Songs (American Recordings/Columbia)
Rubin producing Neil Diamond quickens the pulse of those who
value the notion of Americana. God knows Diamond, one of the
last exponents of Brill Building craftsmanship, fits into
the Americana concept; God only knew how well he would do
under Rubin, who gave Johnny Cash his last, and arguably best,
lease on musical life in the ’90s.
Rubin and Diamond work well together. 12 Songs sounds
great—even the sappy tunes. There are especially creative
touches, like the celesta that launches the gorgeous “Save
Me A Saturday Night,” the organ that cushions “Man of God”
and, in the deluxe version, the Brian Wilson overdubs that
make the second take of “Delirious Love” so intoxicating.
Rubin has set Diamond’s reassuring voice in spare settings
that showcase his penchant for drama and ascension. Most songs
build predictably; from “Kentucky Woman” on, Diamond has deployed
a winning formula, captivating the listener with the contrast
between his plainsong, plaintive style and lush, driving arrangements.
Unlike his earlier work, however, 12 Songs stresses
leanness; even “Captain Of A Shipwreck,” the most “Spanish”
tune here, is acoustic and easy and minimalist. It’s also
Other tunes don’t fare so well lyrically, like “Hell Yeah,”
the terminally vacuous “We” and “I’m On to You,” a song in
which Diamond seems unwilling to act his age. Otherwise, 12
Songs wears well, confirming Diamond’s position as one
of rock’s most enduring guilty pleasures.
Italiano, Rinaldo Alessandrini
Six Brandenburg Concertos (Naïve)
With hundreds of recordings of these works flowing in and
out of print, it would seem to be enough. But classical musicians
aren’t daunted by such statistics. Rinaldo Alessandrini claims
a kinship with Bach because of the composer’s indebtedness
to Italian musical forms and stylings, and turns his small
ensemble loose on these pieces with an impressive sense of
brio, enhancing their lean sound with quick tempos and a relentless
sense of pulse.
These pieces are fairly indestructible, and have survived
recordings by vast orchestral forces as well as plodding zombie
walk-throughs. From the first bars of the Brandenburg Concerto
No. 1, here performed by 13 players including a high-pitched
piccolo violin, the mood is merry and infectious—that’s
what this should sound like, you’ll say.
Or you should say. Although original-instruments forces have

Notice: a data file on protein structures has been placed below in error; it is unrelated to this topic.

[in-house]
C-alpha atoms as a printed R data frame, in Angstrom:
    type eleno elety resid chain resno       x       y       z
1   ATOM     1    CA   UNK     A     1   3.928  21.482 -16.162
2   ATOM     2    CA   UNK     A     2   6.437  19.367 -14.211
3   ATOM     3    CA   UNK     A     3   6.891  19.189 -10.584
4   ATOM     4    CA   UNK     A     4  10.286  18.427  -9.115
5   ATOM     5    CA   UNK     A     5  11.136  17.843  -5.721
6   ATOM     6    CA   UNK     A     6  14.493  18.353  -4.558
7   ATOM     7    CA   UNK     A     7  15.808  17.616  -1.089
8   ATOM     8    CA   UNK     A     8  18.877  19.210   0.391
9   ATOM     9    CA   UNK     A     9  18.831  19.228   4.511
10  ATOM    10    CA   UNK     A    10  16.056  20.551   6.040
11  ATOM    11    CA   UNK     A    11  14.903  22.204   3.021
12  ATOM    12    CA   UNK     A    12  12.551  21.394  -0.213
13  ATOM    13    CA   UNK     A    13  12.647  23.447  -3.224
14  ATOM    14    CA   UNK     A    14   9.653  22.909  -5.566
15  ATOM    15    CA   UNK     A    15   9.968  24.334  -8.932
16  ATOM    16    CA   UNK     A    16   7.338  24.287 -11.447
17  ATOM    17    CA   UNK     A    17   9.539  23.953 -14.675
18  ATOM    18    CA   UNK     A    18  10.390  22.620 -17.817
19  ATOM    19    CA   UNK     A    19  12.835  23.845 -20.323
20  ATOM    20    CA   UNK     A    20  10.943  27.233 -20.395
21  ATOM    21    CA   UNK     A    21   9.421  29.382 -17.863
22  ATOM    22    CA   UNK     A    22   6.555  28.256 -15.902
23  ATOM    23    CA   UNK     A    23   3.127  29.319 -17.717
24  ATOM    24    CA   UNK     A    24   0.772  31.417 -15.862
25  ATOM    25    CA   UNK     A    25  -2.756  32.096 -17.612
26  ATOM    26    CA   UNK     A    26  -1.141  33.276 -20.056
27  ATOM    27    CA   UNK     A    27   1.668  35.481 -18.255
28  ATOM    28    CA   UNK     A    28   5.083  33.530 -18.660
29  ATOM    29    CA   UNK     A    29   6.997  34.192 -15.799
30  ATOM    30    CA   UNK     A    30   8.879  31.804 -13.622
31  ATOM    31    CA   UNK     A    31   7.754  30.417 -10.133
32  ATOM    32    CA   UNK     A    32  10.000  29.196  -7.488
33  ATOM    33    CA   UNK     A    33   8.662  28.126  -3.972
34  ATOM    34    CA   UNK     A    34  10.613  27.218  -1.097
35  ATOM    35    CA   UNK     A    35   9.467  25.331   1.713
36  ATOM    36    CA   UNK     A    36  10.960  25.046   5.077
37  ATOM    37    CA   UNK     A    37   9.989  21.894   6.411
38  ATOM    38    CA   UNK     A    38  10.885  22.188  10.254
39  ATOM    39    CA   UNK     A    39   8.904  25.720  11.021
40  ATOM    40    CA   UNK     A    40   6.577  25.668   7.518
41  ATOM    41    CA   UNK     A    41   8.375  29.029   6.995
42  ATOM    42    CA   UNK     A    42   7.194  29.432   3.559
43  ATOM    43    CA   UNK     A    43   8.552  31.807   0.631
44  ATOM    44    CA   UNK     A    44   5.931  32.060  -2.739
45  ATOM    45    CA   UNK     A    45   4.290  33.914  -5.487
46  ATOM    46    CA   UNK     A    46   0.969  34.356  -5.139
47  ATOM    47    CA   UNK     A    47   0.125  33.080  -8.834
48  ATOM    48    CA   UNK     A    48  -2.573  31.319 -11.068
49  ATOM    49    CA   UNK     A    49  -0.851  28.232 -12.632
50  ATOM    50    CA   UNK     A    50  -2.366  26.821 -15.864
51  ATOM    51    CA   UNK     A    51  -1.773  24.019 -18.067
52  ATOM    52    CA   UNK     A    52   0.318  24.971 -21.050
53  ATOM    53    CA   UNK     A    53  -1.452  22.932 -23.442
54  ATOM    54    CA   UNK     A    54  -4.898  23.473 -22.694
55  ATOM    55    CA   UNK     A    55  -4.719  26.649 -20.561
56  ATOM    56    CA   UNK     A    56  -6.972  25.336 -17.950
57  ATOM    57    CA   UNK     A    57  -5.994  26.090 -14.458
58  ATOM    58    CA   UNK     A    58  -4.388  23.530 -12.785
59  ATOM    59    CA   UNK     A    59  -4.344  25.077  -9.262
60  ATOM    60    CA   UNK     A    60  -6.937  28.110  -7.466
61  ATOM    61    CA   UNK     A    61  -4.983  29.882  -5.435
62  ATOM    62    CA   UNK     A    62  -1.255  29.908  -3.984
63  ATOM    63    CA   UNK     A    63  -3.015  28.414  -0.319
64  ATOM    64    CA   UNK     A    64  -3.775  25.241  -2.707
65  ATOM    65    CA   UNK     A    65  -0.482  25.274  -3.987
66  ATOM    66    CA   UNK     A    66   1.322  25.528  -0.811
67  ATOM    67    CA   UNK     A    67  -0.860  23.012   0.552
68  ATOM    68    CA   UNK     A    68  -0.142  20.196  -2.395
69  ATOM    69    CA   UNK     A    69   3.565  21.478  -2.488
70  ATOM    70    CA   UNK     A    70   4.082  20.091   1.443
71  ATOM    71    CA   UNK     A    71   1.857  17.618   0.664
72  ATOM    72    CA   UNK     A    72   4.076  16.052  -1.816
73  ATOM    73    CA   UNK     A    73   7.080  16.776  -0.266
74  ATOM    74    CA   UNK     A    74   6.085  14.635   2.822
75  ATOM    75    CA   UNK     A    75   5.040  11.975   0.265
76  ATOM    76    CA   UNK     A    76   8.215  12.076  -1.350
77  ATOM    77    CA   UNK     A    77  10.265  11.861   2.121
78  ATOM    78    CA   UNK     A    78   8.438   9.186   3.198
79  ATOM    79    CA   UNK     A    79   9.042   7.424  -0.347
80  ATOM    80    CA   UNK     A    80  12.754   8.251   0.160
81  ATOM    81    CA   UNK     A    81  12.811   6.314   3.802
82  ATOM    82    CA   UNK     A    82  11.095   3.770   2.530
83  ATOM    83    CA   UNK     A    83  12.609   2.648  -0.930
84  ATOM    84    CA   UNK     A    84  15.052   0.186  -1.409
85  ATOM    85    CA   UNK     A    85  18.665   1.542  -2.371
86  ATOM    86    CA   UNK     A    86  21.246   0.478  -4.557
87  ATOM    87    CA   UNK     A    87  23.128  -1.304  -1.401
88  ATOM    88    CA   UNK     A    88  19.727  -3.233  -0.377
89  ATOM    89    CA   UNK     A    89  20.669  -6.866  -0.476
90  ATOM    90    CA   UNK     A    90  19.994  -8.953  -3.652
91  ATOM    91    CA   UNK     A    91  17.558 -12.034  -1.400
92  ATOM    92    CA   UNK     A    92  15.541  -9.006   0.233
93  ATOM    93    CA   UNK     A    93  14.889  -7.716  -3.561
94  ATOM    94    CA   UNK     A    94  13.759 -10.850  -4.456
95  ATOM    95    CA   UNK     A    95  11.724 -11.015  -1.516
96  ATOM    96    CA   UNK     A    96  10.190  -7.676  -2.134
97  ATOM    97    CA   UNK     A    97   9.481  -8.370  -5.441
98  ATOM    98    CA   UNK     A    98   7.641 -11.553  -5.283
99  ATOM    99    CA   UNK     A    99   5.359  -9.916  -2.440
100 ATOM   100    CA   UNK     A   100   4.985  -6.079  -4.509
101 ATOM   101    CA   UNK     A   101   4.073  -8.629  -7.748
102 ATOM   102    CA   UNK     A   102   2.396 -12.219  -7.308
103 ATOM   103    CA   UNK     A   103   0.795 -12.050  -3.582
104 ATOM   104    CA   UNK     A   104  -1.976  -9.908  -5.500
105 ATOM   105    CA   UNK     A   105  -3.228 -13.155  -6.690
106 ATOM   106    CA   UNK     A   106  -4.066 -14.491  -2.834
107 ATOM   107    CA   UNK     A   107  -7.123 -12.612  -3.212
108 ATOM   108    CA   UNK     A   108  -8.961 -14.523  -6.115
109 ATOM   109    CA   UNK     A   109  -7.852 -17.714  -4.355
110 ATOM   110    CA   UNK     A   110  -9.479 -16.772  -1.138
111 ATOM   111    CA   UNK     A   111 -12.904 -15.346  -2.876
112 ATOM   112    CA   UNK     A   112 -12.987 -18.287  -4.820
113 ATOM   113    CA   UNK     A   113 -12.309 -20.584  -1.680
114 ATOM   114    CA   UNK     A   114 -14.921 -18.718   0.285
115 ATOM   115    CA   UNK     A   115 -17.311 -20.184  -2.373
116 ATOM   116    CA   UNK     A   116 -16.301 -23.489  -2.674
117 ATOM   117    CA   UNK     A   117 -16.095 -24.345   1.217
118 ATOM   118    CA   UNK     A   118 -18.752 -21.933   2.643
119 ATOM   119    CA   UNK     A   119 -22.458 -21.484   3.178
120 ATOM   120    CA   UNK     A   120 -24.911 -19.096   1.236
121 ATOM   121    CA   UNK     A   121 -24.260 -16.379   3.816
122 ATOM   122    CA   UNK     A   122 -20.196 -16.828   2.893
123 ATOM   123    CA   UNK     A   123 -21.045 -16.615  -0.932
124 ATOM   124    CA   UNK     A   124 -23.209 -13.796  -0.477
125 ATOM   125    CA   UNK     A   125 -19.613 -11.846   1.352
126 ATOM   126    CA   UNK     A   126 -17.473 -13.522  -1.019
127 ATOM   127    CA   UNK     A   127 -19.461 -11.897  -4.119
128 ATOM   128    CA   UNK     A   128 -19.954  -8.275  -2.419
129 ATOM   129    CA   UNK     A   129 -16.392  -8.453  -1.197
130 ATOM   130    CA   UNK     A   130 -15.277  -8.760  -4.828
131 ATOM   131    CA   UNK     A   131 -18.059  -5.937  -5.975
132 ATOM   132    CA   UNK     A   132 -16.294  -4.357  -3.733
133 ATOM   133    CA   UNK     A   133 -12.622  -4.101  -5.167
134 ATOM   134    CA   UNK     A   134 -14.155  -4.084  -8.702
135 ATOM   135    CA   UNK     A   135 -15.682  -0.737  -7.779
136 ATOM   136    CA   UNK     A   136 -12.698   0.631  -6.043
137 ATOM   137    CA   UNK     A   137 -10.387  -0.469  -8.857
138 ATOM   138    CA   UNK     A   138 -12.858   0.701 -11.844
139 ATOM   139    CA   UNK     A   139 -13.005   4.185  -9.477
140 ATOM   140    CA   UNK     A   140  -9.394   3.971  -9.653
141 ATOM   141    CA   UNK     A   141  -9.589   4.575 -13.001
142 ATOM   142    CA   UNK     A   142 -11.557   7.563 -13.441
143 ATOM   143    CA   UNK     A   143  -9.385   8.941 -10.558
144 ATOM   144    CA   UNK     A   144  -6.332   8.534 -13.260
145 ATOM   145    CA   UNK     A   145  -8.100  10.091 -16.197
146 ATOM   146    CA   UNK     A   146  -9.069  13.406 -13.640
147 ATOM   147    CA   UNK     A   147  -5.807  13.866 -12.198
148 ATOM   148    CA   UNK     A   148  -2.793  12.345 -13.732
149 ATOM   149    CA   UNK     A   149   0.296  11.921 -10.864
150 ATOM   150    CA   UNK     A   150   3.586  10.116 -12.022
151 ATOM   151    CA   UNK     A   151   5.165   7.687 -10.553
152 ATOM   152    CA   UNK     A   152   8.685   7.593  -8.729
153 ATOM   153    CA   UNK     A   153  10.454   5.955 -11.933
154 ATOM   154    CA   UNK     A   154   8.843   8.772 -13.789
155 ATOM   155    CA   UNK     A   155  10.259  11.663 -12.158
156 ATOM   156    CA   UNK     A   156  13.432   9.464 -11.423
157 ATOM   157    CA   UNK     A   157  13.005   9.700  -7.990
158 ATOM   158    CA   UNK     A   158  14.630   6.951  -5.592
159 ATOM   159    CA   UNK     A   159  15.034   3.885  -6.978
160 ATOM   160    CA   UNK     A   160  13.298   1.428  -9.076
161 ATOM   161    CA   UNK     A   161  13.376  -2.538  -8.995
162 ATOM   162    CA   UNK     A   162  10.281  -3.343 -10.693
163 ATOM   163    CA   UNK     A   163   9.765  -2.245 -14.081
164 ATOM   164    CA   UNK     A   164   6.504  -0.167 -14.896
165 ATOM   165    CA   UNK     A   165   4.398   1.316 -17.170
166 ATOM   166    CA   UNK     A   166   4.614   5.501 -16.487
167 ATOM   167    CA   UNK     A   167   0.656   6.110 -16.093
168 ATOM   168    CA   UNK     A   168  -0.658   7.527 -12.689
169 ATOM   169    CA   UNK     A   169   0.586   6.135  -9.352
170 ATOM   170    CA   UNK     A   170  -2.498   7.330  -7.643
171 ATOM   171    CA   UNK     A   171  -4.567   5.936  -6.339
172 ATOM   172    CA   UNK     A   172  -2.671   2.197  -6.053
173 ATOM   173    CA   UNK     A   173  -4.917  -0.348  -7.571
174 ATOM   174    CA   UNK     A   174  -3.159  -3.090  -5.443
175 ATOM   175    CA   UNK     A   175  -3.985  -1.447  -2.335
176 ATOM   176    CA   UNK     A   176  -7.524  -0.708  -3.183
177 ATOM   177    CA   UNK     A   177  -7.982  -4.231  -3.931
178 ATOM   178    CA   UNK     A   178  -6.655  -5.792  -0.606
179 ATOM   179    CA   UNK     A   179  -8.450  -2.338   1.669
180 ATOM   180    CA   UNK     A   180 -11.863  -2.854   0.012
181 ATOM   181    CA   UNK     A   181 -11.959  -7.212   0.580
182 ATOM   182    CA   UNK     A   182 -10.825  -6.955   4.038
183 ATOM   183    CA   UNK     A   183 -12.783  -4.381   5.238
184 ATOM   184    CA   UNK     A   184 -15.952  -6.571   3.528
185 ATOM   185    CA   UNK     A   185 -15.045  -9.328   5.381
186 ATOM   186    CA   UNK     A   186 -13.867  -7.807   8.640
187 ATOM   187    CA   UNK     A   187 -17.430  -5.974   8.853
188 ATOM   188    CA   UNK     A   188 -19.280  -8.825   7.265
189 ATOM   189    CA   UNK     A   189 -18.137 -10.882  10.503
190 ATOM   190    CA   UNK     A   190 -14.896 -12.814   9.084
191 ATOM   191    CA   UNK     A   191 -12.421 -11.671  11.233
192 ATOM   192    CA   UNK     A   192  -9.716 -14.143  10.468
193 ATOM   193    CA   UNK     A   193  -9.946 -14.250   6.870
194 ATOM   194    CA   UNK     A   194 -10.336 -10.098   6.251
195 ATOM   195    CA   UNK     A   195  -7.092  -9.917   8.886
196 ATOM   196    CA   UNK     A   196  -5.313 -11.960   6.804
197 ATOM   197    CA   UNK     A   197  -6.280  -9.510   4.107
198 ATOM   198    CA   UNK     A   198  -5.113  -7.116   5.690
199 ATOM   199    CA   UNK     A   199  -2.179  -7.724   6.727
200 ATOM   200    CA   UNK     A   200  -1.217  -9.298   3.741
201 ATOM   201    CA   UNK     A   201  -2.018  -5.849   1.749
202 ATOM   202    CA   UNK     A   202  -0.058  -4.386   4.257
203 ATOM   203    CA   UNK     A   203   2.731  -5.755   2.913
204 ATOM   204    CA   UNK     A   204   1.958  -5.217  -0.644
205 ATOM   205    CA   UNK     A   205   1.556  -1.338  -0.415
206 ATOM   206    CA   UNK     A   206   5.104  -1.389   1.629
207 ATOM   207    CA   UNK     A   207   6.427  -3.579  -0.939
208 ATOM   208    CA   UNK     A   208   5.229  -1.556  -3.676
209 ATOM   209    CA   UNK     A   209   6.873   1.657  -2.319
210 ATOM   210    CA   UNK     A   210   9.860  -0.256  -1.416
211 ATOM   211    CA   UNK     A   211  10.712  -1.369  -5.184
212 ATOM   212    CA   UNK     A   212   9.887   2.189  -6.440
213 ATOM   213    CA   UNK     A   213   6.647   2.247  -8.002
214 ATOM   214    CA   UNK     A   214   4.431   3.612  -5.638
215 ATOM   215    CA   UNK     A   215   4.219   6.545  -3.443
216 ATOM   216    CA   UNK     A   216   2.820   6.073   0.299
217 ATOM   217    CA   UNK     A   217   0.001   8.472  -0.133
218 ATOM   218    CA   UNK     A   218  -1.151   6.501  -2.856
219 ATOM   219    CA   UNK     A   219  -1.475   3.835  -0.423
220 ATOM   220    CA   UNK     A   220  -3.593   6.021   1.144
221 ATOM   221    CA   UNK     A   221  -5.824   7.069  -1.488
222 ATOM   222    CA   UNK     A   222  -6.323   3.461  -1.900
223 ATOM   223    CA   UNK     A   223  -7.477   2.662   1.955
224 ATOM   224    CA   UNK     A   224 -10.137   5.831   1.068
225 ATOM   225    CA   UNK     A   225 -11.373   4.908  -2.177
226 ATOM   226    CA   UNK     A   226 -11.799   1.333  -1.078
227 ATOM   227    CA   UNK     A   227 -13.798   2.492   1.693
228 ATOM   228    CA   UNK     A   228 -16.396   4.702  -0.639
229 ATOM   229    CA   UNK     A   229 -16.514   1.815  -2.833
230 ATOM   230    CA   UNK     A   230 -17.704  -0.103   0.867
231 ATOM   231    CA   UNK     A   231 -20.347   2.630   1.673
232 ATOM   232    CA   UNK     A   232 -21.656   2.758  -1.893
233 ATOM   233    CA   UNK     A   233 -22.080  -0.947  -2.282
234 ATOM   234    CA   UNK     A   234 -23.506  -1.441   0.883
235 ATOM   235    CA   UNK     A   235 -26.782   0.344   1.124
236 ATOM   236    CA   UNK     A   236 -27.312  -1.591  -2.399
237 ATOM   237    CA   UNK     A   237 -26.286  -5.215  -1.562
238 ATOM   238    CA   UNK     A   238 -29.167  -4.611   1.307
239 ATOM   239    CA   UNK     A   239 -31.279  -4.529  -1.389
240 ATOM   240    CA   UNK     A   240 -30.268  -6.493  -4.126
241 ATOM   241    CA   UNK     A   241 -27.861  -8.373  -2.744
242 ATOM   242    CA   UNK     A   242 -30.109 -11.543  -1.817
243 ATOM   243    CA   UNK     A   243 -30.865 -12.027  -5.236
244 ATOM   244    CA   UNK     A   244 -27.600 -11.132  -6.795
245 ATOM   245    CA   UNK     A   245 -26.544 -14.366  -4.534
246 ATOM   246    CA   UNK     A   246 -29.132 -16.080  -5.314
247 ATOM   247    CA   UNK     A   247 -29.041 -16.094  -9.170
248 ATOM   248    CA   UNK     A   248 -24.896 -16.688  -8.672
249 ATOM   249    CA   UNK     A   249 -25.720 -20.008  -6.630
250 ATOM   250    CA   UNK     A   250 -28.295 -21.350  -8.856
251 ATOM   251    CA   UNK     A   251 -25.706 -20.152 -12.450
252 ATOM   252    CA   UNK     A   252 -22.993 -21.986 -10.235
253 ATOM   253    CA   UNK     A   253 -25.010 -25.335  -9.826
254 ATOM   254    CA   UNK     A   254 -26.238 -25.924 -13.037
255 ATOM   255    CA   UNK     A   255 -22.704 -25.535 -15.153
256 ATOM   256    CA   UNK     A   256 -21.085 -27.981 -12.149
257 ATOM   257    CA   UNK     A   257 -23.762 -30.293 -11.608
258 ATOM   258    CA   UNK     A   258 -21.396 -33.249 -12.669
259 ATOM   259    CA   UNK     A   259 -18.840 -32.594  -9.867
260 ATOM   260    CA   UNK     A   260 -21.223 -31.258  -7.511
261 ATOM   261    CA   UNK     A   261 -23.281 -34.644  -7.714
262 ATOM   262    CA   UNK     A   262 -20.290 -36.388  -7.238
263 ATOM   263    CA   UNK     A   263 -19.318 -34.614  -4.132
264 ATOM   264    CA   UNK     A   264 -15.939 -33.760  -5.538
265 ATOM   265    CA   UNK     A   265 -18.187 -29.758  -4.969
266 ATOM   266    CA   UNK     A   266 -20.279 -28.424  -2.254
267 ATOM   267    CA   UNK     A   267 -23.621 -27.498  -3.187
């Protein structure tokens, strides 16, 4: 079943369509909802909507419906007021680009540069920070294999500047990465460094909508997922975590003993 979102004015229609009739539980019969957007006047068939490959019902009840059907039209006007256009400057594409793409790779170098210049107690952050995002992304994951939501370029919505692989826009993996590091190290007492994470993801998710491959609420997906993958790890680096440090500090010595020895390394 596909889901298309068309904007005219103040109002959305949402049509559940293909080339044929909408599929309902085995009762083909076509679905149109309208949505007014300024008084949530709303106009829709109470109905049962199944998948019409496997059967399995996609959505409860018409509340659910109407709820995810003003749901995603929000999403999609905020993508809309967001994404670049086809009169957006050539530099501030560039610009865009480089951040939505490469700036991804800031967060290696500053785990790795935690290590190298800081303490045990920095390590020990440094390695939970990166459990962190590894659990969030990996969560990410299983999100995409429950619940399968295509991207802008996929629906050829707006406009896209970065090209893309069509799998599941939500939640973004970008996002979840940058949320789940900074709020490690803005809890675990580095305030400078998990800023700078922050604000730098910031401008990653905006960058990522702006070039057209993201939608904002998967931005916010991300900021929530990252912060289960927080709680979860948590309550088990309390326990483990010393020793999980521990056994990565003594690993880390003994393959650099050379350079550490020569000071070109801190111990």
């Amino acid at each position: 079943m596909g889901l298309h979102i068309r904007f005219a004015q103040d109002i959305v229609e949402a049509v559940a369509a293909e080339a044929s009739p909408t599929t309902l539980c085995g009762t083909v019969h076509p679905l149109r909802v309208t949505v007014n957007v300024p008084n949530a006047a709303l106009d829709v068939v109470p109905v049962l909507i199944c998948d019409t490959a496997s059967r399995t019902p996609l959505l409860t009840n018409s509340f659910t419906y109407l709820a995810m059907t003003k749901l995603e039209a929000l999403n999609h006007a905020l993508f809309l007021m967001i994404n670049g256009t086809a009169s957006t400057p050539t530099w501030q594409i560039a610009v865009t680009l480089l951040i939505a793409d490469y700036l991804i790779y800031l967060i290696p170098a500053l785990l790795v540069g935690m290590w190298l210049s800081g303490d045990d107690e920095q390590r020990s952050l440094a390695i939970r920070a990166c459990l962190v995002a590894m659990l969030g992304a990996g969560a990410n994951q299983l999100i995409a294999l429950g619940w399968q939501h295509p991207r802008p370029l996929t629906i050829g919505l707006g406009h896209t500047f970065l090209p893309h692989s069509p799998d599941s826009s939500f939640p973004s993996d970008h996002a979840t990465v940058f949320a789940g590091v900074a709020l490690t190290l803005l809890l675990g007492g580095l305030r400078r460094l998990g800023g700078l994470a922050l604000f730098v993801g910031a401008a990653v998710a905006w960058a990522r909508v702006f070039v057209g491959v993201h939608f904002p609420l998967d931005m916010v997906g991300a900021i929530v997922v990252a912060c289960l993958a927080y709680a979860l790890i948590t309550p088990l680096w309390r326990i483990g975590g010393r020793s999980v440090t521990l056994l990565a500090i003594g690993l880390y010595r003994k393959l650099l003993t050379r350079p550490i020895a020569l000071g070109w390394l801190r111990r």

been pushing versions like that of the Berlin Philharmonic
out of the catalogue, this one is leaner and grittier still
than, for example, the recent set by Philip Pickett and the
New London Consort. And while those are not necessarily commendable
attributes, the Concerto Italiano recording also makes sure
that these pieces sing.
As the accompanying DVD of the recording sessions shows, Alessandrini
is a dedicated firebrand of a musician, and brings a wholehearted
belief in his mission to these works. Although I’m not fond
of some of his choices—his version of the well-known cadenza
to the Brandenburg Concerto No. 5 gets too self-conscious
in its pauses—they still are valid choices to make.
Besides the DVD, the set has a couple of other bonuses: The
original, shorter, virtually unknown cadenza to the BC5, along
with Bach’s resetting of the first movement of BC3 in his
Cantata No. 174, filled out with many more wind instruments.
The Brandenburg Concertos should be a fundamental ingredient
of any music collection, and this set is an excellent choice
to occupy that spot.
Progress (Pi Recordings)
Fieldwork are a collective ensemble of a sort who first came
into their own in the ’60s. Scenes coalesced in New York City,
Chicago and St. Louis, and with the advent of loft venues
in the ’70s, places like New Haven. The trio have been an
especially rich format, allowing three voices to remain distinct
while sympathetically addressing the sound as a whole. Fieldwork
are a worthy successor to the legacy of Air and the brief
but bracing tenure of Oliver Lake’s trio with Pheeroan ak
Laff and Michael Gregory Jackson. Anchored by pianist Vijay
Iyer, now the only original member, this is the trio’s second
offering. With a busy schedule of diverse solo and collaborative
projects, Iyer has been clear in his commitment to maintaining
an equal voice for all three members, in terms of the writing,
arrangements and soloing. In addition, each of them write
in ways that reflect a desire to bring forth important contributions
from the others. On saxophonist Steve Lehman’s “Media Studies,”
the piano’s angular chordal patterns define much of the shape
of the piece. Drummer Elliot Humberto Kavee’s “Gaudi” charges
forward like an engine of majestic and regal bearing, with
the full assault of all three members making it ascend daringly,
like its namesake’s Barcelonian spires.